- Financial services: Finally, the ecosystem also includes the financial systems that facilitate monetary exchange (like PayPal), which lies at the core of much of information exchange.
That earlier paper was descriptive, but it made clear that many other entities within the online information ecosystem both can exert—and have exerted—control over content. Recall, for example, that 8chan was disrupted at least in part because its DDoS mitigation provider—Cloudflare—declined to continue providing services.
The next step in the process, currently underway, is a rigorous examination of the full ecosystem of harms online—including off-platform harms—to assess if, when, how, and according to what standards infrastructure owners can or should exert such control. For example, today, the providers in the infrastructure stack exert control almost exclusively through private contractual requirements—that may, or may not, be the optimal methodology.
TLS’s research agenda looks at this question holistically, with the overall objective of determining whether or not the benefits of interventions beyond platform-based content moderation would be more effective at controlling harmful content (while being less threatening to legitimate content). The rest of this post describes how such a research program might proceed.
First. An initial question might be, what concerns about content moderation at the infrastructure or ecosystem level could reasonably be addressed by non-content reforms? In other words, what tools exist other than content moderation for addressing harmful content? Here are some thoughts:
An answer to this question might be found by examining cultural and economic factors within the information ecosystem. Here one thinks, particularly, of questions about corporate form and culture, market power, and cultural competency in countries of operation. Historical experience in the platform content moderation space suggests that these are foundational issues that:
- Allow small groups of companies’ content-related decision-making to have an outsized impact on the ecosystem as a whole.
- Lock in a default or unacknowledged U.S.-EU-centric perspective, since infrastructure companies in particular don’t see themselves as needing content-related competency in their countries of operation.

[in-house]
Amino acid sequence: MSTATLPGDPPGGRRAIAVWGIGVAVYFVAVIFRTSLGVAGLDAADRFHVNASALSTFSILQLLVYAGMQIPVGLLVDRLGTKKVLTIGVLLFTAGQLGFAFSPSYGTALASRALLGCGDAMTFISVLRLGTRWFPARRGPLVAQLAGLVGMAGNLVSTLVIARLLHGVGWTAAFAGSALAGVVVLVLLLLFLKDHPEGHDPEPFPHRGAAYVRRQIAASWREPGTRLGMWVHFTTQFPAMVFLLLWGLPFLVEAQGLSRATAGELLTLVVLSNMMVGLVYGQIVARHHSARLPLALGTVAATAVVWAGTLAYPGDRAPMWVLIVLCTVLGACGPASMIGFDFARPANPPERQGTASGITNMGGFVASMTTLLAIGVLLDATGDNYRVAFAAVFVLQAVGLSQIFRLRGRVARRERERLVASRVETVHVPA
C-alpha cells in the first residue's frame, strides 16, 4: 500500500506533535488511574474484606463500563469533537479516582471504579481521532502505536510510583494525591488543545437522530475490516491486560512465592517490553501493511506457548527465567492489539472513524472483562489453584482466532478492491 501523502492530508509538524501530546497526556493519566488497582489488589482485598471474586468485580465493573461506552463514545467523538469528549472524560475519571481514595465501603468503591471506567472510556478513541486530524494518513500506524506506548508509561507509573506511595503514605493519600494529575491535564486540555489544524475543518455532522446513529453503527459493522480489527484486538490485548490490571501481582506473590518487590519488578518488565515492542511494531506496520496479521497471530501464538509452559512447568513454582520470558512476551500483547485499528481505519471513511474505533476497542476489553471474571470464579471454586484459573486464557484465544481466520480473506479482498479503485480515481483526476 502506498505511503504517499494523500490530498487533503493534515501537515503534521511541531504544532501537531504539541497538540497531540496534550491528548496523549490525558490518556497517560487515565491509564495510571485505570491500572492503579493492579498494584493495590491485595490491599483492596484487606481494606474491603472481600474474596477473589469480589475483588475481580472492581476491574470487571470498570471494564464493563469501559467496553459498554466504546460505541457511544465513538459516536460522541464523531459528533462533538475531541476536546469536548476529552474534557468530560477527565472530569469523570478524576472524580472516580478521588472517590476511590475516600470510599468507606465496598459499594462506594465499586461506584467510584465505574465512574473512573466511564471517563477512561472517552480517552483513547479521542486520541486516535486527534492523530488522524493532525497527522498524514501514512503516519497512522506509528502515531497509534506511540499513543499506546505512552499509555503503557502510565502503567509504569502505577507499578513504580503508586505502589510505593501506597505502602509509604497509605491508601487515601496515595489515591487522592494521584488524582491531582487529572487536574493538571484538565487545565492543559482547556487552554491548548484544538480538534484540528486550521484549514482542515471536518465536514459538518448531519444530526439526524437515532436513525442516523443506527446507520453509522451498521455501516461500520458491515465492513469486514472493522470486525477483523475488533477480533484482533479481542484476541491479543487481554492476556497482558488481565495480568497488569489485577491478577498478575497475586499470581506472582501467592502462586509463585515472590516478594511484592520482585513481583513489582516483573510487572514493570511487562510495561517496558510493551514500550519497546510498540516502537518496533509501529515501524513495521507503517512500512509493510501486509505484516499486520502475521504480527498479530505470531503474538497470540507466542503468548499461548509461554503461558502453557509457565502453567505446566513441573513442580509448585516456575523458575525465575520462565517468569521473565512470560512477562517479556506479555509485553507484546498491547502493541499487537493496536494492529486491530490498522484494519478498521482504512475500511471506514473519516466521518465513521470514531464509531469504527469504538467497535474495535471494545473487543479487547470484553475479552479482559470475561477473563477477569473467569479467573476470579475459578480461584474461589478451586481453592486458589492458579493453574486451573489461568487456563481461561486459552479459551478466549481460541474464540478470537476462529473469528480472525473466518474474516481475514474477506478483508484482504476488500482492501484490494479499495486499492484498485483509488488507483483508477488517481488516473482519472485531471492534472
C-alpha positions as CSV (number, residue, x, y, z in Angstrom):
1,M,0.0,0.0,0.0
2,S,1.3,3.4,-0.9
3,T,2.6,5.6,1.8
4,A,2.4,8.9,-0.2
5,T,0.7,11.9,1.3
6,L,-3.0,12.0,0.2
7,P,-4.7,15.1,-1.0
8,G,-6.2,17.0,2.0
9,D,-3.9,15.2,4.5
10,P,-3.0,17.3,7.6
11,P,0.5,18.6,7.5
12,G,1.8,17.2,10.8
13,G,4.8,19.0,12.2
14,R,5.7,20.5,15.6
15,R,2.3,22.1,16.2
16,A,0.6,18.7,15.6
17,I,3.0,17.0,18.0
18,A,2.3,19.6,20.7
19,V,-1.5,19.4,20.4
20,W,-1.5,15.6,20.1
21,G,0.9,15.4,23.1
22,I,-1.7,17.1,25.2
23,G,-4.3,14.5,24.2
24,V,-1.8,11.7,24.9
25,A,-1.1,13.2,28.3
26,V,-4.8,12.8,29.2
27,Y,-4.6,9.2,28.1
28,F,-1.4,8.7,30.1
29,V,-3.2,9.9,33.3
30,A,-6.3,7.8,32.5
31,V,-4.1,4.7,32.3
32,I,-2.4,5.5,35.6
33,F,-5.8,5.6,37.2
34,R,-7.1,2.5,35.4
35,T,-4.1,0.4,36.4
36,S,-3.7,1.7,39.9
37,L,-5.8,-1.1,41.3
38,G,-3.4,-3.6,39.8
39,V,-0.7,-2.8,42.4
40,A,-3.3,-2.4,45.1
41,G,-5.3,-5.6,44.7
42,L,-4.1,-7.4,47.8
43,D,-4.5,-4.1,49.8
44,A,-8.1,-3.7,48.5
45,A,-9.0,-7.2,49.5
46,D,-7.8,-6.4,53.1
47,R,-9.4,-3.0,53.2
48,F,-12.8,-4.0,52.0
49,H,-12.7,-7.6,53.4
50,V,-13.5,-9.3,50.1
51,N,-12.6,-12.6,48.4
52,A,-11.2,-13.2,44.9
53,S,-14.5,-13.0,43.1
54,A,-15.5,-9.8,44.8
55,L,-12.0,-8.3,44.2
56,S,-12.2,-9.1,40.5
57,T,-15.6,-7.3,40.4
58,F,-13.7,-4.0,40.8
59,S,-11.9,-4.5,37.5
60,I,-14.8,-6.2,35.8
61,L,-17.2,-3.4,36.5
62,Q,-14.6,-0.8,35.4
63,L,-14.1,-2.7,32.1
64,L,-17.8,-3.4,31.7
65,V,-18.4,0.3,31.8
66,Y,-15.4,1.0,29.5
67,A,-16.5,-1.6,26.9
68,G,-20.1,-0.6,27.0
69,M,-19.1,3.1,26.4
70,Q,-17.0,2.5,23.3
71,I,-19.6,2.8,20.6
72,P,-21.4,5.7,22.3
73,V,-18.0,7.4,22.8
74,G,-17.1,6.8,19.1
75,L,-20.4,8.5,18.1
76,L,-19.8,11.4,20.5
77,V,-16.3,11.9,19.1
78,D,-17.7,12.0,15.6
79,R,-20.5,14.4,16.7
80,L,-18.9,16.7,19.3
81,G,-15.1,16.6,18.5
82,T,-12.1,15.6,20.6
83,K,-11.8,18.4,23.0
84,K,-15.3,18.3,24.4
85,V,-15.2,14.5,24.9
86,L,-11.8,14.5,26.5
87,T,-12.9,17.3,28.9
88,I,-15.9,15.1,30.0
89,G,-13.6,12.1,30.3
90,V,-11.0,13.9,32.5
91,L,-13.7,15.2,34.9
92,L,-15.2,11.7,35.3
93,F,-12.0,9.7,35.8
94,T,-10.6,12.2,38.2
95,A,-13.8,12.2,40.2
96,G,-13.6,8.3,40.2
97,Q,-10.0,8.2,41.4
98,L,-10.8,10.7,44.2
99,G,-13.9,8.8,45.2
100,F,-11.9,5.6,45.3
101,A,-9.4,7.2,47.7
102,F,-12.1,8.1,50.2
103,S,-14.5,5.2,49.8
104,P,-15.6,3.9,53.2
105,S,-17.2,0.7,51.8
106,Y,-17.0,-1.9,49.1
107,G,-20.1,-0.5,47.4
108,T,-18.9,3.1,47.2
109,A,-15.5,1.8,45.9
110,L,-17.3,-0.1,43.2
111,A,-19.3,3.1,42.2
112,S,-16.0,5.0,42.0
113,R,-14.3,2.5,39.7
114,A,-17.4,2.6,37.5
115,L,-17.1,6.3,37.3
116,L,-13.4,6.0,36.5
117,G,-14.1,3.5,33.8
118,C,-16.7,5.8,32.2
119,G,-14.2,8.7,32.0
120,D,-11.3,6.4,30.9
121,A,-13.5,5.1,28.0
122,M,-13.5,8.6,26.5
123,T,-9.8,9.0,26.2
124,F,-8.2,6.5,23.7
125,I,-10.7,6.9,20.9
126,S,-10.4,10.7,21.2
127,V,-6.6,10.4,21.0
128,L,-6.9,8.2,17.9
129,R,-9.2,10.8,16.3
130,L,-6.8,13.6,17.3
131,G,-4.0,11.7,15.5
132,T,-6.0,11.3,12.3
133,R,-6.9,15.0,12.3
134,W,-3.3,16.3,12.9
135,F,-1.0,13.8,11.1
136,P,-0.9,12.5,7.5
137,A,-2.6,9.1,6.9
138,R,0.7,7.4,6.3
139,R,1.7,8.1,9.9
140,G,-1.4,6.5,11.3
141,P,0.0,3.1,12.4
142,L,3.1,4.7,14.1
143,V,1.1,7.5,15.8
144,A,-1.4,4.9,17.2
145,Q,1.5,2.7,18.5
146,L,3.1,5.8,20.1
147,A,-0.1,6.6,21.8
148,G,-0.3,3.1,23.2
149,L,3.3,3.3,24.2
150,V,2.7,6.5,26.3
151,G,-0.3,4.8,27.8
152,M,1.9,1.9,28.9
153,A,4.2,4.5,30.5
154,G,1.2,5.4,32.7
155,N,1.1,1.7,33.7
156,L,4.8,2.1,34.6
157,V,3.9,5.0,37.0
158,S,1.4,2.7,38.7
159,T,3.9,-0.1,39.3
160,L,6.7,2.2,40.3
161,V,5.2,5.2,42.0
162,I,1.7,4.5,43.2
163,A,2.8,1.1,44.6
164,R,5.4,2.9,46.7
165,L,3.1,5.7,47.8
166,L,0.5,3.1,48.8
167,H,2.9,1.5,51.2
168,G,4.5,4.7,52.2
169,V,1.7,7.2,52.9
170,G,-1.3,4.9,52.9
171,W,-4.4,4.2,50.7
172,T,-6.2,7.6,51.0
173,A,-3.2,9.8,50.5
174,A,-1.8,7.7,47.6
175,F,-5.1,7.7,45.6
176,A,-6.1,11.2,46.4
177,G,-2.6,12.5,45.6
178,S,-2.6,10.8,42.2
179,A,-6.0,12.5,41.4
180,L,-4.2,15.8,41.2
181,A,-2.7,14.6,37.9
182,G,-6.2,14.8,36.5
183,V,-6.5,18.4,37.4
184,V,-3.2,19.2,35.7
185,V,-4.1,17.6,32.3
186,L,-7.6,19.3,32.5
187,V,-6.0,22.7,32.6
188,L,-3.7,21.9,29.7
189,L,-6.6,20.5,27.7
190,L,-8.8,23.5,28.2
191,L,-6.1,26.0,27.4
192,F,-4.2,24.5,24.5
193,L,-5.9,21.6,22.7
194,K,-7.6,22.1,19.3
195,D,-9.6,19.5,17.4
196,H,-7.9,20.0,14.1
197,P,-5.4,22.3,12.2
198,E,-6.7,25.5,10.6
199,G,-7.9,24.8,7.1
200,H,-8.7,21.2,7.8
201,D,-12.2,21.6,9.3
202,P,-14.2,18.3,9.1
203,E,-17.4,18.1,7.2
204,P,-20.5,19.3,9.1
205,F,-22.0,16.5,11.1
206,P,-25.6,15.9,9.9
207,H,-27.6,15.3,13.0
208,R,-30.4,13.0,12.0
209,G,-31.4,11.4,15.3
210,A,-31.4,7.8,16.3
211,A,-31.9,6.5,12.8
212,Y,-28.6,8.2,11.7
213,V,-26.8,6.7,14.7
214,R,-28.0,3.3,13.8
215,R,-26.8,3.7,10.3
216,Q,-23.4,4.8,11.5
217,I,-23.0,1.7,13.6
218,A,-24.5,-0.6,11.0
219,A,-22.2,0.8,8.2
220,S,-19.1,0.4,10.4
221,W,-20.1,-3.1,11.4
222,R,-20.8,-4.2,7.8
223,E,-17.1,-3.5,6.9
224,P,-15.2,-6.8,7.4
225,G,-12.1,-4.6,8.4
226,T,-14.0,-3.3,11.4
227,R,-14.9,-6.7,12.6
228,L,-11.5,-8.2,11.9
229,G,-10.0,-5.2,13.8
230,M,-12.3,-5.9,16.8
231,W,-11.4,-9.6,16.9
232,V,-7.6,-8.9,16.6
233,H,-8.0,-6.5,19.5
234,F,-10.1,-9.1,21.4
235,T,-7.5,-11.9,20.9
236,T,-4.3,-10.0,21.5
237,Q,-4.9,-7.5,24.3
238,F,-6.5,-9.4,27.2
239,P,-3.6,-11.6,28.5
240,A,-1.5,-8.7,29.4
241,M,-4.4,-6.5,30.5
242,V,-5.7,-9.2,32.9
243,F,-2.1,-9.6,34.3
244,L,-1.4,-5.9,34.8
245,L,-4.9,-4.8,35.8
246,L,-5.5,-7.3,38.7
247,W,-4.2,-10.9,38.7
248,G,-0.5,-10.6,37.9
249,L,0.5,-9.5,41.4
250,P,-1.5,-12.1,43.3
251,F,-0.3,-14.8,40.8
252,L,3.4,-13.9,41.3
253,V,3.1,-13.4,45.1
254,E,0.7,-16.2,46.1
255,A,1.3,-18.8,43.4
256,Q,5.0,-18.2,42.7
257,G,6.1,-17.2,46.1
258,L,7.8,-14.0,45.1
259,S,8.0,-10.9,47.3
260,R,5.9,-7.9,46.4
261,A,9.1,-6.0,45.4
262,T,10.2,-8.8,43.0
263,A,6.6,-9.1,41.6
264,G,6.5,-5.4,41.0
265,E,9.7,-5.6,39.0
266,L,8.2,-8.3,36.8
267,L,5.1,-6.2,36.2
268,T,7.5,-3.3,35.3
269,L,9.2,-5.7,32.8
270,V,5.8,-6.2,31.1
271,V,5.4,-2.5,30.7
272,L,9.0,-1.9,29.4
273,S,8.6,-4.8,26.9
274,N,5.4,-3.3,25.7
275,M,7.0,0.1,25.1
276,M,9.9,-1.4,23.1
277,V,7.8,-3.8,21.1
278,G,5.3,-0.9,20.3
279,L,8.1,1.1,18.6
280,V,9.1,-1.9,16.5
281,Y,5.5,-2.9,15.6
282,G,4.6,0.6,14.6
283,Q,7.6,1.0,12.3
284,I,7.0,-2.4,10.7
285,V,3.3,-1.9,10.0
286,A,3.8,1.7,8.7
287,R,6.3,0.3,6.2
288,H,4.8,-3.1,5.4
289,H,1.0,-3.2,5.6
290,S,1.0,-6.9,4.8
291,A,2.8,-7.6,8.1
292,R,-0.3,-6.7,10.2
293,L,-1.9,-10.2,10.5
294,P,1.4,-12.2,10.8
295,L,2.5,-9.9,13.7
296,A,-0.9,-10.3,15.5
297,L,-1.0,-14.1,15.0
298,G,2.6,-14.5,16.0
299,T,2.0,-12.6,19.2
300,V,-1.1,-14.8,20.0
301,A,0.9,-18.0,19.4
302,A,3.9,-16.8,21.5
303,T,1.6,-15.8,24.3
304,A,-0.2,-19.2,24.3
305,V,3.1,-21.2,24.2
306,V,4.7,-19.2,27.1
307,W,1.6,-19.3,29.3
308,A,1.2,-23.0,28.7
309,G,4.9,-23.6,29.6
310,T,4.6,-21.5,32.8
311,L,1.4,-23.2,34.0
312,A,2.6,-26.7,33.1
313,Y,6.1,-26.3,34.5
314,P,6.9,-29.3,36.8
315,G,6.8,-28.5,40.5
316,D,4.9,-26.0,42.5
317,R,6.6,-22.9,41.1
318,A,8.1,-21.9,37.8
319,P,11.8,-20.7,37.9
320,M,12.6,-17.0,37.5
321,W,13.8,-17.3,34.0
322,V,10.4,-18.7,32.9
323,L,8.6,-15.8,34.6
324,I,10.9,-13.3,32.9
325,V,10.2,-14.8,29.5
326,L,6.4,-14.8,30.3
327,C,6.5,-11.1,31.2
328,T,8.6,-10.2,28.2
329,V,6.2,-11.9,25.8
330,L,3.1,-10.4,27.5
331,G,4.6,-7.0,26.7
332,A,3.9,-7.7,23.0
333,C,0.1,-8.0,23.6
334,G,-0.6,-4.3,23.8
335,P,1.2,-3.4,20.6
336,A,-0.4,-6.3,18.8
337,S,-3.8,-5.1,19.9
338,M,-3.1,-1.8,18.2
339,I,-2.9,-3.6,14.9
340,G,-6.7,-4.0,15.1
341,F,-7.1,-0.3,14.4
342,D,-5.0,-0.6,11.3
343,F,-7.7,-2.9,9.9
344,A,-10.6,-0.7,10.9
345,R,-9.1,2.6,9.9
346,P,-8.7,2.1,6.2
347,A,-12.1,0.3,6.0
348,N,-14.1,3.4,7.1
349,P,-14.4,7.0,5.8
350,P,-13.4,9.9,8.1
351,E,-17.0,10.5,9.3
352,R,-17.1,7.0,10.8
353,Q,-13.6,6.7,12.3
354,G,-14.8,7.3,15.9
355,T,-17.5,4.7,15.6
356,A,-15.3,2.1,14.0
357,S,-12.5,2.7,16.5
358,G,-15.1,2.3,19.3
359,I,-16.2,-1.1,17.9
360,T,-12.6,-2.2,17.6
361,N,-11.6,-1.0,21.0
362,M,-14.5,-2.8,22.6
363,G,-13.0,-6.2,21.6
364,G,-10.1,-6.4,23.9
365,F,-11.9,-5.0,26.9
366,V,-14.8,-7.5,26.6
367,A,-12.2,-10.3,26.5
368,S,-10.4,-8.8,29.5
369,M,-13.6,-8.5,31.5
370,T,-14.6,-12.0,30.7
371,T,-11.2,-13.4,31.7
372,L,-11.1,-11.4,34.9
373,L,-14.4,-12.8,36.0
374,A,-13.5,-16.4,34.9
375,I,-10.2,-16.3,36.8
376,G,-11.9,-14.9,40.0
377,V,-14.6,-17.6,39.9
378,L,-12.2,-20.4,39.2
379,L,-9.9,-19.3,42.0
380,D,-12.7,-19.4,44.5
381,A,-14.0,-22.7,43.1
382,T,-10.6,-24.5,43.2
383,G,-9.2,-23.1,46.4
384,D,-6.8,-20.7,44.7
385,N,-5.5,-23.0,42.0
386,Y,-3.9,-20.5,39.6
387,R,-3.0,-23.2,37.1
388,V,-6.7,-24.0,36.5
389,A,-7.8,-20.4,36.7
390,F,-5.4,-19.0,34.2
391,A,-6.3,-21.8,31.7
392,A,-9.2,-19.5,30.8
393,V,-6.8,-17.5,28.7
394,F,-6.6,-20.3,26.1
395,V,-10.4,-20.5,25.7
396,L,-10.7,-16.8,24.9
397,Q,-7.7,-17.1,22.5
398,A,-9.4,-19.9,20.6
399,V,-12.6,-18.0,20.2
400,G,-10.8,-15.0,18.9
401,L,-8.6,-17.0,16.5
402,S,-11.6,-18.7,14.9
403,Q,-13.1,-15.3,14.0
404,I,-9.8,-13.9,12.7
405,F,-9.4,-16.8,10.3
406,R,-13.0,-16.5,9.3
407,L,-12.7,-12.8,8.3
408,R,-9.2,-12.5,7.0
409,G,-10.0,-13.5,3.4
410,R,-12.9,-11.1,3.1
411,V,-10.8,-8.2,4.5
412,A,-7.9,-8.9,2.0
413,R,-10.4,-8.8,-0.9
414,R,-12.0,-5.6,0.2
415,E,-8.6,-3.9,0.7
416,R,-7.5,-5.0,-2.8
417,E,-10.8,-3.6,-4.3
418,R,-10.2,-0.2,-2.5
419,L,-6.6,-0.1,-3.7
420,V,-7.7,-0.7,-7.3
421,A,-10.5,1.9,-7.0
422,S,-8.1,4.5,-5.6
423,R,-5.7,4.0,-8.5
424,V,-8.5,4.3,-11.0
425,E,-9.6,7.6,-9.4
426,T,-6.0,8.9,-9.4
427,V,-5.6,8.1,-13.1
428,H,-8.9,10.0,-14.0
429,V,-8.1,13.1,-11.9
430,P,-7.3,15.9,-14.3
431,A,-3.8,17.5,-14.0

- Often obscure the fact that decision-making about whether infrastructure companies should be involved in content-related decisions is currently far from democratic and disproportionately excludes those most impacted by harmful content online.
While a great deal of research about these dynamics exists at the platform layer (such as the culture at Facebook), there is very little such research at the infrastructure layer. Several high-profile content interventions by infrastructure companies have clearly been informed by companies’ exposure to and grasp of hyperlocal political dynamics, particularly in the United States—take, for example, Cloudflare’s decision to cease providing services to The Daily Stormer, or New Zealand and Australian ISPs’ response to platforms hosting the livestream of the Christchurch terror attack. How can companies assess whether similar interventions are justified in other countries where they operate, particularly in regions where English is not a dominant language used online, if they do not even know what to look for?
Building on the structural and cultural analysis, the next focus of research would apply that understanding to a case study—perhaps of the payment processing and CDN/cloud hosting spaces. My hypothesis is that the examination would confirm the perception that market concentration results in a small group of service providers’ decision-making having an outsized impact on large parts of the ecosystem, increasing barriers to entry for others, and increasing the collateral consequences of any one service choosing to moderate certain content. One might also suspect that the structure of this infrastructure space locks in a U.S.-EU-centric approach to infrastructure policymaking and has the effect of obscuring the lack of oversight and the public’s and affected communities’ input into decision-making.